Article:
At the market there is nothing to buy and most everything costs triple. So the loss amount calculated in March will greatly increase. We don't know what to do. Soon we won't have sufficient money to feed the kids.

Due to the financial crisis I know well the difficulty of those reading this to help us out. Nevertheless I ask you to send us even a small amount....because every dollar and every euro will be a help.

If possible please send what you can to Care & Share USA, Care & Share Charitable Trust India or to Care & Share Italia Onlus Ong mentioning "FOOD".

For those of you in India our account is : Indian Overseas Bank - Account N. 15155 - Ring Road Branch - Vijayawada.

For those of you reading us in Europe our bank account in Italy is account 021010 in the name of Care & Share Italia Onlus ONG c/o Banco San Marco (Venice, Italy). IBAN Code : IT42U0518802001000000021010

Thank you for the help you can give!

Black Sunday: The 2004 Tsunami

Sunday, December 26, was Pournami - a full moon day - considered an auspicious day for taking a holy dip in the sea and praying to the Sun God. About 300 people were reported to be on the Manginapudi beach in the early morning. Many had come from Machilipatnam, Vijayawada and elsewhere. About 100 fishermen had set out to sea in their small rafts. Those who had returned from a night of fishing were on the shore taking their catch in and drying out their nets.

The beach suddenly turned into a graveyard when a huge tidal wave swept the people deep into the sea. No one knows how many people perished in the disaster. At the end of the day, 26 bodies were recovered and identified. Eyewitnesses spoke of a truck with some 100 local people that washed ashore; it seems that 50 of them are still missing. A family of 20 lost 7 of its members - all women and children. The death toll is certainly in the hundreds. The fishermen's huts on the beach of Mangnapudi were all been destroyed and the survivors took shelter in the Care&Share Joy School. It is a similar situation all along the coast of Andhra Pradesh. Places like Peddapatnam (List 2) Machilipatnam (List 11) Bantumilli (List 53) were all affected, with the sea water rushing inland. The people of Peddapatnam island were evacuated to Machilipatnam town and have been sheltered in a Government college building.

Thanks to the outpouring of support from our sponsors, over the next days and weeks Care&Share took care of the displaced families, fed them, rebuilt their huts, and satisfied their basic necessities. We traveled up and down the Andhra coast to remote and difficultly accessible villages that had been all but ignored by most of the governmental and non-governmental relief operations: Manginapudi, the Bantumilli area, Thadivennu, Niddamarru, Chinagollapalem Island, Laxmipuram, Sathinapalem, Yesupuram, Kruthivennu, Malampudi, Matlam, Nachukunta, Peddapatnam, Sathenapalem, Podu, Padathadika, Varlagondithippa.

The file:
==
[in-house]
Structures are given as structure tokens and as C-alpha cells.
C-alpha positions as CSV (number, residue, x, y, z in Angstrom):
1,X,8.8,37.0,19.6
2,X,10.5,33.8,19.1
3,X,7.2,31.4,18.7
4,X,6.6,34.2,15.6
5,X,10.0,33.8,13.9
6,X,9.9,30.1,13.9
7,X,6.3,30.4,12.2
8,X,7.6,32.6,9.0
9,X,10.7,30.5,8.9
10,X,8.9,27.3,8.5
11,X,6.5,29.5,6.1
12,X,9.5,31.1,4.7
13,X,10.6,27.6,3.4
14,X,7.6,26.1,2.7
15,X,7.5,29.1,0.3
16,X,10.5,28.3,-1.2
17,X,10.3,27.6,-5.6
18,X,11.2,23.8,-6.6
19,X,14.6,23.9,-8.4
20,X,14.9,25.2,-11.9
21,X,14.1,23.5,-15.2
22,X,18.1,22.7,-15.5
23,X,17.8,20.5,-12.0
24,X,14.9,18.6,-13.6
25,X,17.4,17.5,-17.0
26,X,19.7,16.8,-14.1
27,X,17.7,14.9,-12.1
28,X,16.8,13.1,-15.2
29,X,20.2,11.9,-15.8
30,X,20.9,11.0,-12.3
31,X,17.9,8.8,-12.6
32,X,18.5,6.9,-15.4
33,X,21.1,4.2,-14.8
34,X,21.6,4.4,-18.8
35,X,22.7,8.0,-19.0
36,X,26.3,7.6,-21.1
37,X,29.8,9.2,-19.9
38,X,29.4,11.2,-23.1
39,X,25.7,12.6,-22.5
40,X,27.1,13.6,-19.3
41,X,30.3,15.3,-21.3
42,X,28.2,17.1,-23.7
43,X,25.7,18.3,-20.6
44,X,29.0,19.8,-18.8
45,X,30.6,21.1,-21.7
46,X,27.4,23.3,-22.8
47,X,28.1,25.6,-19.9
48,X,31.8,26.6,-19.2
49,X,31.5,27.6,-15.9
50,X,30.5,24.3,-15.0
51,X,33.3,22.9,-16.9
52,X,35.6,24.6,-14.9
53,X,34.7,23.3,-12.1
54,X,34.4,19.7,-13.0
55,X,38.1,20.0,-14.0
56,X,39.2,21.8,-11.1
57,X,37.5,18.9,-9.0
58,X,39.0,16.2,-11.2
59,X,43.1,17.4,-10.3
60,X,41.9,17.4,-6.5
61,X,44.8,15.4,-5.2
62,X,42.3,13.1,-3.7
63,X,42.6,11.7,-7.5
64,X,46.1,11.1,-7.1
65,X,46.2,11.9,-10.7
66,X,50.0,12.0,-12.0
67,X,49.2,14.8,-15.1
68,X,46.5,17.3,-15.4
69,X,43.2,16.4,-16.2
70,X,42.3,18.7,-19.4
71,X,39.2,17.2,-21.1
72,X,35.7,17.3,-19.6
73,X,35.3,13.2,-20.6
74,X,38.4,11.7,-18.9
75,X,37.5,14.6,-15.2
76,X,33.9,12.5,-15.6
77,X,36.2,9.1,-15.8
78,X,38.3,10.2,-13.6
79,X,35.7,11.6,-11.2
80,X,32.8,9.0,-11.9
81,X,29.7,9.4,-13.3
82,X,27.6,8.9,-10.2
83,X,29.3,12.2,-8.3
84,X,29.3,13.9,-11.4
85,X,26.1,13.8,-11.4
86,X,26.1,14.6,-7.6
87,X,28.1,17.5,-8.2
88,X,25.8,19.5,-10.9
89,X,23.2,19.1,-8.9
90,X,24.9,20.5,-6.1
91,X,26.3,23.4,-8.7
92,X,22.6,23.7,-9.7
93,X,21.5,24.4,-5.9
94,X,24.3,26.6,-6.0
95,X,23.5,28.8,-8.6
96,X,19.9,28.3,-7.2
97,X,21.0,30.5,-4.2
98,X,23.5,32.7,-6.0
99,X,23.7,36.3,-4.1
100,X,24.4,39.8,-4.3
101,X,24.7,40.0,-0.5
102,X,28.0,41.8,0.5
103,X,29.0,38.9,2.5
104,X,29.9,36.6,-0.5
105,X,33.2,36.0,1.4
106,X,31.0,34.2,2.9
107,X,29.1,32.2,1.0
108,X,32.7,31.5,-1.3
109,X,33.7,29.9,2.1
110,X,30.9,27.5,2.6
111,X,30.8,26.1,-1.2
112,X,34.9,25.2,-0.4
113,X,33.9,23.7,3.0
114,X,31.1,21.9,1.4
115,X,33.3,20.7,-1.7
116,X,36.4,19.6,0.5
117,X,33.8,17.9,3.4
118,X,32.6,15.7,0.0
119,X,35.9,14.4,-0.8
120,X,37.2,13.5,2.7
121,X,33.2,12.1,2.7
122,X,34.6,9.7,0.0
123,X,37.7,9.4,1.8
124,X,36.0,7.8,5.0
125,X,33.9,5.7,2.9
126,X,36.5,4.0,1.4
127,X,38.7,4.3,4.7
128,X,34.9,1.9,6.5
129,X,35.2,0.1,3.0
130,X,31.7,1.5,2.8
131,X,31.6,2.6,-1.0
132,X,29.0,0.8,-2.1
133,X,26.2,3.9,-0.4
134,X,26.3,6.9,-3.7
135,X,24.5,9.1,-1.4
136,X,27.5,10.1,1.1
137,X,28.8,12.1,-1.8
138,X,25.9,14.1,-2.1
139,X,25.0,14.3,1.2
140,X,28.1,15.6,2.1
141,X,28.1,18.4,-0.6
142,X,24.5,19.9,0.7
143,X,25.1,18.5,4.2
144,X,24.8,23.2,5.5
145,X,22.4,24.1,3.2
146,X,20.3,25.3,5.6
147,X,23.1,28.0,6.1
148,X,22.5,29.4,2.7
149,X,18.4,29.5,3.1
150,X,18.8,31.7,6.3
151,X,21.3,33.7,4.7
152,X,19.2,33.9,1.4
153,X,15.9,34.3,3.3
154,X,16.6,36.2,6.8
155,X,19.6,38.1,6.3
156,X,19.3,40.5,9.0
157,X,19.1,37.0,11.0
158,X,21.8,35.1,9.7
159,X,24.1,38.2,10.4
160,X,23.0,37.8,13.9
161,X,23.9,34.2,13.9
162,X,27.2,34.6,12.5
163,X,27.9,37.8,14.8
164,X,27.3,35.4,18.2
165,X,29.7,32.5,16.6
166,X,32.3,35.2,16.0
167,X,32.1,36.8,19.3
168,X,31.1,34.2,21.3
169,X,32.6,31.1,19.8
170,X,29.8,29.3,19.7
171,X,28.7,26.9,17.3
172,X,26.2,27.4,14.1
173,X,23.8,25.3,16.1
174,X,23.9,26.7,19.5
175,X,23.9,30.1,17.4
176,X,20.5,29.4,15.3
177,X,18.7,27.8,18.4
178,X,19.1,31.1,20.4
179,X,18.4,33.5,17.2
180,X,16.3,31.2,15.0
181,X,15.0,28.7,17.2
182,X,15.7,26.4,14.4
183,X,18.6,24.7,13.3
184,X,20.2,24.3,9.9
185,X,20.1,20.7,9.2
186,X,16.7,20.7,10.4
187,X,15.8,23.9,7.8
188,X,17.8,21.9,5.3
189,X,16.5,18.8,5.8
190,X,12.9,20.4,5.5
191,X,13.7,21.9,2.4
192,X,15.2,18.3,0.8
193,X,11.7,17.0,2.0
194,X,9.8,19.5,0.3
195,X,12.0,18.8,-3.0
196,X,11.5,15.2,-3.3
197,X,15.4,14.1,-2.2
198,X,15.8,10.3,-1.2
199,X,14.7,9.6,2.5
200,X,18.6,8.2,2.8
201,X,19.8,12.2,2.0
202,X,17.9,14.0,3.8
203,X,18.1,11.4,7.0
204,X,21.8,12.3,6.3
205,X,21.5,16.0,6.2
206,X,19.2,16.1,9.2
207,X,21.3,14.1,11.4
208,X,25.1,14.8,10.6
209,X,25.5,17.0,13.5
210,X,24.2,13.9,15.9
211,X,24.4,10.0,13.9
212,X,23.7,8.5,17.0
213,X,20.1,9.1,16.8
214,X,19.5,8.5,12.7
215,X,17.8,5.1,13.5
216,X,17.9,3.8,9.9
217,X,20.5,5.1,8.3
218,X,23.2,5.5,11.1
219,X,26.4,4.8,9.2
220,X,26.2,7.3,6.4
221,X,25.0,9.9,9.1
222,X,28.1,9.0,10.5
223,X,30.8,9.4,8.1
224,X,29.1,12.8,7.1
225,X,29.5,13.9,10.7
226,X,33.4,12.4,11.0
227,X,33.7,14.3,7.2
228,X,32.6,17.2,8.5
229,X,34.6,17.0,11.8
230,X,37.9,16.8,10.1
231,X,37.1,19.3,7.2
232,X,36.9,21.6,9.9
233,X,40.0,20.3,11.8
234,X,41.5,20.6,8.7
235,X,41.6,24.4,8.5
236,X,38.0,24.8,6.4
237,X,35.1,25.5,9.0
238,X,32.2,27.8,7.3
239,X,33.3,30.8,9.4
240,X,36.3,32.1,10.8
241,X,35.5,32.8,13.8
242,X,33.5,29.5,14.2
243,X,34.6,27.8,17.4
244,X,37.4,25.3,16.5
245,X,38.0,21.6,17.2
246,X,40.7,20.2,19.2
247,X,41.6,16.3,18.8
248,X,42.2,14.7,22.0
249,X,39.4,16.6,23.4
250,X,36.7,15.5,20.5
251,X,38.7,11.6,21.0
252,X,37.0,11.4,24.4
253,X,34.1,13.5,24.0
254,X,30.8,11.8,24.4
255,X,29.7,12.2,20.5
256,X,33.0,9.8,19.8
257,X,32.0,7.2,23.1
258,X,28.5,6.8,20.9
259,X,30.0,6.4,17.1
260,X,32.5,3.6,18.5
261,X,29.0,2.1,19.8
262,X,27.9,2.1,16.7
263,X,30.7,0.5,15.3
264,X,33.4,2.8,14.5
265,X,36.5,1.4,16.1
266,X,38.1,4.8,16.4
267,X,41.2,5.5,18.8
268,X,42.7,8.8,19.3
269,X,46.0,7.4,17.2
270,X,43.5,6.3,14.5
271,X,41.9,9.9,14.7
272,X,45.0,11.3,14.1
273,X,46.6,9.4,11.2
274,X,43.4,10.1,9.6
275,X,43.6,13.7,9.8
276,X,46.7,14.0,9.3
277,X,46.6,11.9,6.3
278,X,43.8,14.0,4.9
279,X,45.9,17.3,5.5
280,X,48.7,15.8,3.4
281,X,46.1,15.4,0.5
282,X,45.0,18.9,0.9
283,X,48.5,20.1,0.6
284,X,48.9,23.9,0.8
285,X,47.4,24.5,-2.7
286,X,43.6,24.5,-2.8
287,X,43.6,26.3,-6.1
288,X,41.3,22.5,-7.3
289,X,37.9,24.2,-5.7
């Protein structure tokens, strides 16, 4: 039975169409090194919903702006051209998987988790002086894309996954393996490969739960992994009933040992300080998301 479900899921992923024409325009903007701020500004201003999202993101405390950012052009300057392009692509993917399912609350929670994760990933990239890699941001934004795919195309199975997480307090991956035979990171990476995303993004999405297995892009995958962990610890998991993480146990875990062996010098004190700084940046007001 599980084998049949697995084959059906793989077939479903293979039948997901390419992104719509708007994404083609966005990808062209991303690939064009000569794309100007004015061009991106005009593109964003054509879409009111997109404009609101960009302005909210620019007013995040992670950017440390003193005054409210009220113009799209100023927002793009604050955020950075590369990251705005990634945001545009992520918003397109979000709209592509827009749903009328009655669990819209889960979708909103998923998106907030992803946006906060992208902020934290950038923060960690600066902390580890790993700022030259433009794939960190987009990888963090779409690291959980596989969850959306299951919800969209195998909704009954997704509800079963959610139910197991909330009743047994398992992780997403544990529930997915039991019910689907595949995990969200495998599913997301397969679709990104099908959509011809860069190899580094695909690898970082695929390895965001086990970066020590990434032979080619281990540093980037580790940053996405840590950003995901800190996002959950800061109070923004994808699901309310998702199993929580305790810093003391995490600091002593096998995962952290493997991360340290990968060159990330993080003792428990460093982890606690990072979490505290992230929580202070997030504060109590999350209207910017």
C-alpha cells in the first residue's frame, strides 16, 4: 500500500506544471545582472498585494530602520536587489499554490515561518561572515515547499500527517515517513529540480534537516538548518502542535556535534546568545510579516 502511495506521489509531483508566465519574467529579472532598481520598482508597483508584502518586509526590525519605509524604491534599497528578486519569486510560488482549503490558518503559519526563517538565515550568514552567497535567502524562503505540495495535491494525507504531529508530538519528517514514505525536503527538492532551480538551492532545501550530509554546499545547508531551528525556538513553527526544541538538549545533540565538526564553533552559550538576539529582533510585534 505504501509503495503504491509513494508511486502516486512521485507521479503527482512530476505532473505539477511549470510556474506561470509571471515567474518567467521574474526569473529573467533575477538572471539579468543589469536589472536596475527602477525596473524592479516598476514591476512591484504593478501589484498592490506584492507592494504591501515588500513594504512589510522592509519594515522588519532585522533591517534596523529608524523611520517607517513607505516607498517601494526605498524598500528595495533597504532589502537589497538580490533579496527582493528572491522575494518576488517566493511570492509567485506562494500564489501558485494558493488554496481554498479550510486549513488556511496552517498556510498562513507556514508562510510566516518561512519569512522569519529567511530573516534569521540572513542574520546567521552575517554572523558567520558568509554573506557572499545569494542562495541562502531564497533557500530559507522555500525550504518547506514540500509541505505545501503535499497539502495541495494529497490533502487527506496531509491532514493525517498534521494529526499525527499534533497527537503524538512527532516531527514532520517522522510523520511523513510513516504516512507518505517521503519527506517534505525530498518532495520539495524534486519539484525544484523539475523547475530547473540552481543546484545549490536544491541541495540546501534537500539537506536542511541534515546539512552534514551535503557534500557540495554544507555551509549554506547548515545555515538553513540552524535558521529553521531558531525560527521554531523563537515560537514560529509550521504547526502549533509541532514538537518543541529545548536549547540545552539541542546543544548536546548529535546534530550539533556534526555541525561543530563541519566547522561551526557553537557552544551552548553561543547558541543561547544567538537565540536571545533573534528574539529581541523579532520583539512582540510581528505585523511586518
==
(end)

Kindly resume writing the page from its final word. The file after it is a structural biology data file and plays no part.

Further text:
We assisted thousands, provided medicines, administered vaccines, helped de-salinate the fields, dug new drinking water wells, restored sanitation, and purchased dozens of brand new fishing boats and nets to allow the local villagers to get back on their feet. We renovated and repainted two schools (and just received funding to renovate two others), rebuilt two bidges, set up new fishing platforms, and restored the pipelines bringing water to the village of Niddamarru.

Our Intervention in Numbers

Families Helped
19000 liters
Dental Care
Water Wells

The Deluge, 2005

Eight months after the tsunami, which ravaged the coastal area around Machilipatnam, another natural calamity has been violently thrust upon the state of Andhra Pradesh. This time, it is the city of Vijayawada, the third largest in the state and the center of Care&Share operations, that faced the most severe threat. While the tsunami killed and left thousands of people homeless though the abrupt and explosive punch packed by its enormous tidal waves, this time the lives of thousands were slowly destroyed by the relentless and equally inexorable force of the river Krishna, which has been intermittently flooding large and heavily populated areas of the city.